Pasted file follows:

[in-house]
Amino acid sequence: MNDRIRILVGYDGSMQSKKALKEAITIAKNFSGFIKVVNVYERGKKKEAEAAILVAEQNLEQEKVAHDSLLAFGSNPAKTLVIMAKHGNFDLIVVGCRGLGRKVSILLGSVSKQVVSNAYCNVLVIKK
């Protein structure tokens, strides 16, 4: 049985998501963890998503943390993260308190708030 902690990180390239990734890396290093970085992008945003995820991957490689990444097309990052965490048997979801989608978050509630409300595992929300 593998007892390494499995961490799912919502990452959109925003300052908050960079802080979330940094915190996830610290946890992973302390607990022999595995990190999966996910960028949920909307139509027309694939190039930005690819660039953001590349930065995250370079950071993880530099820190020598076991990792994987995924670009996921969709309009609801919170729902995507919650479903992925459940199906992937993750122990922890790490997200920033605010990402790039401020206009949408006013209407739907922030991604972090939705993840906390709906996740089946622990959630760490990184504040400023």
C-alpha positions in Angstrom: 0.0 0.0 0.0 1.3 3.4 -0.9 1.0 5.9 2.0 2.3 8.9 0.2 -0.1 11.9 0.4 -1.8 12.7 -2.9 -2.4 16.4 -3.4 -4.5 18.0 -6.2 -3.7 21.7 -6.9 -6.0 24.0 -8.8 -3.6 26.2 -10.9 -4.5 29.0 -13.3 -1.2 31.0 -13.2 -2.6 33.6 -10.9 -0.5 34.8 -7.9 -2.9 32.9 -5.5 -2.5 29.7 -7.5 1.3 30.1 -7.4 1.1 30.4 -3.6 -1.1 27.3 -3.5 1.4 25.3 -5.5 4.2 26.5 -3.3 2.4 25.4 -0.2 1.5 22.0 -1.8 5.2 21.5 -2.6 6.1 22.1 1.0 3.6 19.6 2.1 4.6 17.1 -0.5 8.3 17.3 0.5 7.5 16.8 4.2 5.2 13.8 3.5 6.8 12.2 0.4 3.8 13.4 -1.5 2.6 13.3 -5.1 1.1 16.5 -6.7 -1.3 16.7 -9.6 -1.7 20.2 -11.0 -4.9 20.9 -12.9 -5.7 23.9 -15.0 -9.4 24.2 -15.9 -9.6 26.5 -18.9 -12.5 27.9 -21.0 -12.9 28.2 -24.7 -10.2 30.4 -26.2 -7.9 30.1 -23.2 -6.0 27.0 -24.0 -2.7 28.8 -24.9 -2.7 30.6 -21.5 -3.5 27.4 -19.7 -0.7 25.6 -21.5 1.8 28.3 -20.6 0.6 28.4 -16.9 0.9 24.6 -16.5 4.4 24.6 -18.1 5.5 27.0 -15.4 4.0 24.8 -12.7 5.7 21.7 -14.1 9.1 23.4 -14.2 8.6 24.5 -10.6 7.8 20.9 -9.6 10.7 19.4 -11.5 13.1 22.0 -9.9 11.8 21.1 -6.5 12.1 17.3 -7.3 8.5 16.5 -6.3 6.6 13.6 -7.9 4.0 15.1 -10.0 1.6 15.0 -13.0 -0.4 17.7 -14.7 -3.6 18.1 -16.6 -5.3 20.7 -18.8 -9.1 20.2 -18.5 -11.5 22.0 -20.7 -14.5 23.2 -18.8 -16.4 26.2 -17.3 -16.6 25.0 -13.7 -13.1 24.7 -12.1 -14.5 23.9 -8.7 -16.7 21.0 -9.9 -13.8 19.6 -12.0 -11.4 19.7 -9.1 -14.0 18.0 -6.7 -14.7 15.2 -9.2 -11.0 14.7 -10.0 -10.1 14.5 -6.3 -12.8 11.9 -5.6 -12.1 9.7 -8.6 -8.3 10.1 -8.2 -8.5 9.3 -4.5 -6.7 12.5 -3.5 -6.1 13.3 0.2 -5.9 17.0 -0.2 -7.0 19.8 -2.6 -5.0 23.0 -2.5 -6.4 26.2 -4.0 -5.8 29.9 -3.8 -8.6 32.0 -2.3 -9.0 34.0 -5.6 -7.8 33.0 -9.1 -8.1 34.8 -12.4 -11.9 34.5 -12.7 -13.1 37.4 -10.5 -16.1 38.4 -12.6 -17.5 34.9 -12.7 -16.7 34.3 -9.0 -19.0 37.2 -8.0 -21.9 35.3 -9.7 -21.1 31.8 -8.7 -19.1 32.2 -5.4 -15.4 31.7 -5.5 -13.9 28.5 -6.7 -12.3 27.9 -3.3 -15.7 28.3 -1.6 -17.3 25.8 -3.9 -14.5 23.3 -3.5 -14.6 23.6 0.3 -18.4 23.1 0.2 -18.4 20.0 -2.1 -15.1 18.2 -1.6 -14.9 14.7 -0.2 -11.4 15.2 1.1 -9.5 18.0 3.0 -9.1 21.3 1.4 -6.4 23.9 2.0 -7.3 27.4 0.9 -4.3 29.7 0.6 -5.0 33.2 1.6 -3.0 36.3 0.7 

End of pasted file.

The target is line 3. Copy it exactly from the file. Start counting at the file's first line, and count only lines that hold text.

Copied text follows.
């Protein structure tokens, strides 16, 4: 049985998501963890998503943390993260308190708030 902690990180390239990734890396290093970085992008945003995820991957490689990444097309990052965490048997979801989608978050509630409300595992929300 593998007892390494499995961490799912919502990452959109925003300052908050960079802080979330940094915190996830610290946890992973302390607990022999595995990190999966996910960028949920909307139509027309694939190039930005690819660039953001590349930065995250370079950071993880530099820190020598076991990792994987995924670009996921969709309009609801919170729902995507919650479903992925459940199906992937993750122990922890790490997200920033605010990402790039401020206009949408006013209407739907922030991604972090939705993840906390709906996740089946622990959630760490990184504040400023």